Friday, March 31, 2017
S.C.: EIR for Coastal Homes Project Was Inadequate
From Staff and Wire Service Reports
California’s Supreme Court ruled yesterday that the City of Newport Beach failed to adequately consider the environmental effects of a plan to build homes on a large swath of land overlooking the Pacific Ocean.
The California Environmental Quality Act requires that the environmental impact report must identify areas that might qualify as “environmentally sensitive habitat areas,’ or ESHA, under the California Coastal Act of 1976, Justice Carol Corrigan wrote for a unanimous court. Newport Beach didn’t do that in the EIR for a hotly contested proposal to develop a 400-acre piece of land known as Banning Ranch, located in unincorporated territory within the city’s sphere of influence, Corrigan said.
The ruling comes amid years of court battles between environmental groups who want the tract of oil land left as open space and developers who want to build hundreds of million-dollar homes, a hotel and shopping area.
Terry Welsh, president of Banning Ranch Conservancy, said the ruling sends a strong message to cities or counties that they can’t simply ignore the habitat areas, which are protected under state law, and leave them for California coastal regulators to consider.
“The city just almost went out of their way to avoid this discussion,” said Welsh, whose group sued Newport Beach and developers over the environmental review.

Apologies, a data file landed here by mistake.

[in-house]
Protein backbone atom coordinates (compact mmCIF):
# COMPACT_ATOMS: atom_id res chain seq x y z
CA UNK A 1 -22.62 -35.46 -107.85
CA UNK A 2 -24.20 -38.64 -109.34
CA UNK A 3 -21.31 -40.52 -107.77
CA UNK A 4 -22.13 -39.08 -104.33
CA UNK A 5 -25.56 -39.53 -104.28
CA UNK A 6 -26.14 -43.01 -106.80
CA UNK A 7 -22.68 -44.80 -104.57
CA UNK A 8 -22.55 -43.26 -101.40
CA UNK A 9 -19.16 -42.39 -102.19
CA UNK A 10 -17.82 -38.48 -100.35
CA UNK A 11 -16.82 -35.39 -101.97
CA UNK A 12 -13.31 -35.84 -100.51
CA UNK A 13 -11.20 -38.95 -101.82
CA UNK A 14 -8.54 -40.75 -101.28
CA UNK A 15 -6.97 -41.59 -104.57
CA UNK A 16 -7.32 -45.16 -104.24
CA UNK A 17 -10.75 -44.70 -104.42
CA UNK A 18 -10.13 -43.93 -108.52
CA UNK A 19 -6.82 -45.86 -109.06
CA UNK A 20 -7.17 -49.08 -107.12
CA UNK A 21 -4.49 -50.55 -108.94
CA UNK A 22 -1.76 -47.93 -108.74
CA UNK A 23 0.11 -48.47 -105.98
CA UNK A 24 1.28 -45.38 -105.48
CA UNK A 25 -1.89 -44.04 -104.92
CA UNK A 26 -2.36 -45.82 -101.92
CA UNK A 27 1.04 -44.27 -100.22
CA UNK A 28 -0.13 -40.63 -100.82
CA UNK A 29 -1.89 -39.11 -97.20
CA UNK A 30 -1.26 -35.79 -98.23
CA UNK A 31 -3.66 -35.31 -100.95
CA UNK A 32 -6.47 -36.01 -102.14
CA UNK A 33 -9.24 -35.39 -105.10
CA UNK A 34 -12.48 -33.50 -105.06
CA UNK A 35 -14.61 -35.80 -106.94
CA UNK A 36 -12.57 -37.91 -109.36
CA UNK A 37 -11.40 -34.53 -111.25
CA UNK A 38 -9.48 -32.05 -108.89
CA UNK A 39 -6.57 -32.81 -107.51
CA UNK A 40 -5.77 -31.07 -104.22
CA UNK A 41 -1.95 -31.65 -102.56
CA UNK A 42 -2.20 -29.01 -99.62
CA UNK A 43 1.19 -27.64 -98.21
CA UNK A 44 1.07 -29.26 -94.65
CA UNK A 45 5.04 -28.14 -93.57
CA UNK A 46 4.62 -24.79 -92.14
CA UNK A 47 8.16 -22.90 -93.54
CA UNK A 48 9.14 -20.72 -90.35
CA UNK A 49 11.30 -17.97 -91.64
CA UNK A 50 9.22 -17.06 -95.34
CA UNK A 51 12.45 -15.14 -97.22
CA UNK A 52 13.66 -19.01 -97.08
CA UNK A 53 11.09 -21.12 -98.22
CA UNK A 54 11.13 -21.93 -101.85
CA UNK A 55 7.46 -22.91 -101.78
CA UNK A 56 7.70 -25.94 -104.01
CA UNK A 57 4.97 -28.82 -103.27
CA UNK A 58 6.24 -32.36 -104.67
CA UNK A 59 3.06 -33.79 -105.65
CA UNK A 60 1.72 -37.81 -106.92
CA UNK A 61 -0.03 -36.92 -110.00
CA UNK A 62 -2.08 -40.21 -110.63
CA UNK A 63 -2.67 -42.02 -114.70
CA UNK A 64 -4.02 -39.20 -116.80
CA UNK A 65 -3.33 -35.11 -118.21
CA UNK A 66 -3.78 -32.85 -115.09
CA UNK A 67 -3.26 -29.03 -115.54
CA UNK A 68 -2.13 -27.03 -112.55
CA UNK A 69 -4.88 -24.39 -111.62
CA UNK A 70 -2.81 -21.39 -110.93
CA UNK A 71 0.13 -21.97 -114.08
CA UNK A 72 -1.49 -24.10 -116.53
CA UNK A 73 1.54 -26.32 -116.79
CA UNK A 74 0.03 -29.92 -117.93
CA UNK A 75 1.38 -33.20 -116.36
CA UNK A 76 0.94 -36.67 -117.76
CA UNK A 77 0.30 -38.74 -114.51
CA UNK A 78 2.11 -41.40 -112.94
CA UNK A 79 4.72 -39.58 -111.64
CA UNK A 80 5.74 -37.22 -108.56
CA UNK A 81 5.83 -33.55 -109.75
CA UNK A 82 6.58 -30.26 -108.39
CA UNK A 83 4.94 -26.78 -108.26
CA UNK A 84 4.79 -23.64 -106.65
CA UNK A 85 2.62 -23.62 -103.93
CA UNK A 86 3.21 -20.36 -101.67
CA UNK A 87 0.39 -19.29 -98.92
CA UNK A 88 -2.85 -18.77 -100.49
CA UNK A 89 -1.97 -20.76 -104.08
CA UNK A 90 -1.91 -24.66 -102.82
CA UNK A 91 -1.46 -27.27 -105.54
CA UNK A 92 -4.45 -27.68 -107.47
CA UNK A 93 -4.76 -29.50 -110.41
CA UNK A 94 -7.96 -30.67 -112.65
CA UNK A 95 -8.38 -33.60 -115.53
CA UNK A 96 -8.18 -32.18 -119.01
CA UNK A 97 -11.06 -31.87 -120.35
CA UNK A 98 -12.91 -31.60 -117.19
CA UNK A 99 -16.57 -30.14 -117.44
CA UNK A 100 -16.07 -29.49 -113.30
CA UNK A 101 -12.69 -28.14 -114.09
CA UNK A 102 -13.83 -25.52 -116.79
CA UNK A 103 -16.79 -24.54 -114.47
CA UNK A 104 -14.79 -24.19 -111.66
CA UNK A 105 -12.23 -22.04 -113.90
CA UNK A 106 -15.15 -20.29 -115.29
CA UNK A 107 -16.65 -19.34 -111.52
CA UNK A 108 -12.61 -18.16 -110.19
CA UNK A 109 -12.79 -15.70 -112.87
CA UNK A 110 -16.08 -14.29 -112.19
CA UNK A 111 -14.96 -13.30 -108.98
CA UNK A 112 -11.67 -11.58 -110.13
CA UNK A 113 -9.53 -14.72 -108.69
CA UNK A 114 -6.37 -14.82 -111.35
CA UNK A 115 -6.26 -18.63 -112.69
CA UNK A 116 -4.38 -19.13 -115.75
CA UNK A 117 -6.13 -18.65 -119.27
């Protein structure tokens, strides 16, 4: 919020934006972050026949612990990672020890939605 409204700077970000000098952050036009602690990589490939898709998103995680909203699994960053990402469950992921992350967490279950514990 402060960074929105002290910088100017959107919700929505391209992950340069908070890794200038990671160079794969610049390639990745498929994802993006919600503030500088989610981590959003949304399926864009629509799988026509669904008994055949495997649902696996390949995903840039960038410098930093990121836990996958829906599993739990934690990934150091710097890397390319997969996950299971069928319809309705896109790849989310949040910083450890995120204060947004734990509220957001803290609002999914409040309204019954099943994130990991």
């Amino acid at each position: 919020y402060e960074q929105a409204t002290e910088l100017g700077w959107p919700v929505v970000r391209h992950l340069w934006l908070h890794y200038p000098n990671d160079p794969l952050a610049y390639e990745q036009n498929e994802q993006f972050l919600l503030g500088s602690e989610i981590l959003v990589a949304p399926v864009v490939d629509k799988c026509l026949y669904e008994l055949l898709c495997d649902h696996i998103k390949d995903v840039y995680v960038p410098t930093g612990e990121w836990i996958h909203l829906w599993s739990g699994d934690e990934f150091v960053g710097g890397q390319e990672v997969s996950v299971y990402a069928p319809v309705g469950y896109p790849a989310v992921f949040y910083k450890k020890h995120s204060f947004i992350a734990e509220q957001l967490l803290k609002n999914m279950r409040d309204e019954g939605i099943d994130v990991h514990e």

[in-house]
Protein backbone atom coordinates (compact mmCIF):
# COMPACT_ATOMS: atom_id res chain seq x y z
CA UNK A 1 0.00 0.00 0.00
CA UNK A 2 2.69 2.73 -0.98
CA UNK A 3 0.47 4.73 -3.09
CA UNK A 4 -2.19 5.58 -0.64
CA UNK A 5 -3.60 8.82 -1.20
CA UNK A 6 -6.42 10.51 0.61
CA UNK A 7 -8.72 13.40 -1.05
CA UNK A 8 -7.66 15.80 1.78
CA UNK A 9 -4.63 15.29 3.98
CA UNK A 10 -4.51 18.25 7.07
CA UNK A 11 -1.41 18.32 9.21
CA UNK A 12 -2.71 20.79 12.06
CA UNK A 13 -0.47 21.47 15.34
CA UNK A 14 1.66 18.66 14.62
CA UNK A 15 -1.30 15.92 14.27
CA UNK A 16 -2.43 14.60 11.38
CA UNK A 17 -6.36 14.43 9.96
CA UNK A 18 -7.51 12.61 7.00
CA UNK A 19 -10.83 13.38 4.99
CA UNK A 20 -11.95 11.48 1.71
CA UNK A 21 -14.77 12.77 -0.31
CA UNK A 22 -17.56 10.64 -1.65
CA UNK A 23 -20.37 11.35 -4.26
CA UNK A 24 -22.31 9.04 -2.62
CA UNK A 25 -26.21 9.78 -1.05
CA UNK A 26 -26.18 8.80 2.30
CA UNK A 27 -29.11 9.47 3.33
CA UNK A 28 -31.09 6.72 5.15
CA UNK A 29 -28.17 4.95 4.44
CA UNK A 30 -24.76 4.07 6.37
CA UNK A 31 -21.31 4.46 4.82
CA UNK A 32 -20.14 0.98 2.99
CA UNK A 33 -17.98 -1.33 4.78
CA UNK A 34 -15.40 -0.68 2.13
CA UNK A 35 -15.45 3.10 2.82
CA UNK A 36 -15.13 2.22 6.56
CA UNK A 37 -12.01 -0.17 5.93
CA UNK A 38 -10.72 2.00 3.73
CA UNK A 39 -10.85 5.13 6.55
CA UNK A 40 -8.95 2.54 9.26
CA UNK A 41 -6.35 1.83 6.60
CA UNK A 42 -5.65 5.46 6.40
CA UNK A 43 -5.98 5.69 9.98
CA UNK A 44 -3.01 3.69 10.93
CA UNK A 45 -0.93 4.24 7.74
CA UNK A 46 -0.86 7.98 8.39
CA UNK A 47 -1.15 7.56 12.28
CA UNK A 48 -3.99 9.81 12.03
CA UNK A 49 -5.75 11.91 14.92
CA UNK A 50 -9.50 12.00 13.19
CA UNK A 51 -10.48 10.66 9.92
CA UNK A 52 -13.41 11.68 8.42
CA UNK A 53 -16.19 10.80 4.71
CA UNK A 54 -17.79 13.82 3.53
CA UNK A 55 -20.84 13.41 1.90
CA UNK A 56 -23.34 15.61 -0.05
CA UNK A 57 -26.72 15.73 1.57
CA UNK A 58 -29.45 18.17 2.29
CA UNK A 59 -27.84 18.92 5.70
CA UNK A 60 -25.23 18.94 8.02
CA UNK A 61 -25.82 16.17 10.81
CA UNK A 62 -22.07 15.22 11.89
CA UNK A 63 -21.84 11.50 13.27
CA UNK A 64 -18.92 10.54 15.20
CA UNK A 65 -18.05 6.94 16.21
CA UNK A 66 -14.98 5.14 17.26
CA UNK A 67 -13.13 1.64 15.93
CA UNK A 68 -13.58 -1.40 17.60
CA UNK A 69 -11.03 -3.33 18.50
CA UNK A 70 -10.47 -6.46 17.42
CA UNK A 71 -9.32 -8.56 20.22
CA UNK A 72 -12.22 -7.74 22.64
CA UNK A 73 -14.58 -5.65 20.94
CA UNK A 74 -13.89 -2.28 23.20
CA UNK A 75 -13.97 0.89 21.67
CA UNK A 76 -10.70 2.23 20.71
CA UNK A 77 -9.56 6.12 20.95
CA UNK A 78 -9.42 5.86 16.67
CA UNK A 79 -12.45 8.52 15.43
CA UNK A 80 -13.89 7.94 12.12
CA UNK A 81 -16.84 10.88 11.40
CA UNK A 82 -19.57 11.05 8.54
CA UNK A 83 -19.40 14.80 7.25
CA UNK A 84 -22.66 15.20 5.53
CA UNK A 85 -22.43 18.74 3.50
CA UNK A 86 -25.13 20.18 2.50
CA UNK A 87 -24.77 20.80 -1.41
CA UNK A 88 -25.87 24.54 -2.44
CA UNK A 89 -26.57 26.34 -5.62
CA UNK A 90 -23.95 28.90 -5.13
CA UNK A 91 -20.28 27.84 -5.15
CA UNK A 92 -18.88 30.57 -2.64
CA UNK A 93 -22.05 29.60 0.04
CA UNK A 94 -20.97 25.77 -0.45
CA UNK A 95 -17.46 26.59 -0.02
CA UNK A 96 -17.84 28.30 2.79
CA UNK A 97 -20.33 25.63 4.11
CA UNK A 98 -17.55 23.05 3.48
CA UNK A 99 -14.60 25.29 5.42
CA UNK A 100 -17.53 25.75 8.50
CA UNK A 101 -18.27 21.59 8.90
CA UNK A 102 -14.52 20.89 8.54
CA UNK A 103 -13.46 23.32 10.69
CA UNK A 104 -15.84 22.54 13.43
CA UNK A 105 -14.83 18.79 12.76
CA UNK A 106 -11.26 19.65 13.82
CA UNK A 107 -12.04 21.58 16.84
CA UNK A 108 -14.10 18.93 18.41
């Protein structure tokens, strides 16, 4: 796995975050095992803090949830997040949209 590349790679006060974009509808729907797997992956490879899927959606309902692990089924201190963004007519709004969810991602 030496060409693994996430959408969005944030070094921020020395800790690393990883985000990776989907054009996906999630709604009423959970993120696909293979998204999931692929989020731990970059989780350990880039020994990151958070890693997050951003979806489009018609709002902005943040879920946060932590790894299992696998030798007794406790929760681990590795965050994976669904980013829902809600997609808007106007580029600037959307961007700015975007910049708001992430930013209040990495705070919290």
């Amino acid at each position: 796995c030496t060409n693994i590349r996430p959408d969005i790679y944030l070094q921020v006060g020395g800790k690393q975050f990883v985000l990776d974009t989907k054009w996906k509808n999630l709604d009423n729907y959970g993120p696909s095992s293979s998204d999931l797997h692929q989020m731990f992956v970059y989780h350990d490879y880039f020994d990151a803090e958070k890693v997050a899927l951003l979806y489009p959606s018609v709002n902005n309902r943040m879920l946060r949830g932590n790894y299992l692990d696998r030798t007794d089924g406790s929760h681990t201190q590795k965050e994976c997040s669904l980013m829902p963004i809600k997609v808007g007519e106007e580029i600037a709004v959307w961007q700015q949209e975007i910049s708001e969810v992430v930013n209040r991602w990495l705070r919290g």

Sam Singer, a spokesman for the developers, said the court decision may delay the project by a year or two but won’t derail it. He said requiring cities to identify these areas will complicate coastal development applications down the road.
The city approved the EIR in 2012 for a proposal to build more than 1,300 homes on the land, which is an aging oil field.
Last year, developer Newport Banning Ranch brought before the California Coastal Commission a scaled-down project to build nearly 900 homes. That proposal was denied over concerns about the effect on the sensitive habitat.
The developer later sued.
The city argued before the Supreme Court that CEQA imposes no duty to consider the ESHA requirements of the Coastal Act. It said the EIR sufficiently addressed the conservancy’s concerns by analyzing the impacts of Newport Banning Ranch, including those on habitat, without accounting for potential ESHA.
That argument is “untenable,” Corrigan said, because the city is not “entitled to ignore the fact that Banning Ranch is in the coastal zone.” She cited the state CEQA Guidelines, which require the agency conducting review to “integrate CEQA review with…related environmental review and consultation requirements.”
The city, she wrote, “ignored its obligation to integrate CEQA review with the requirements of the Coastal Act, and gave little consideration to the Coastal Commission’s needs.”
Commission Director’s Comment
Commission Executive Director Jack Ainsworth said the state Supreme Court made a strong decision that underscores requirements for local governments to thoroughly evaluate potential effects to increasingly rare sensitive habitat.
“The primary reason the commission voted to deny the project was because of the impacts to the burrowing owl and gnatcatcher habitat, and loss of wetlands and sensitive vegetation,” he said in a statement.
The city said in a statement that it is much clearer which portions of the property are considered protected habitat now that the state Coastal Commission has reviewed the project.
Banning Ranch Conservancy v. City of Newport Beach (Newport Banning Ranch LLC), 17 S.O.S. 1683, was argued in the Supreme Court by John G. McClendon of Leibold McClendon & Mann for the conservancy, Benjamin G. Shatz of Manatt, Phelps & Phillips for the developers, and Whitman F. Manley of Remy Moose Manley for the city.
Copyright 2017, Metropolitan News Company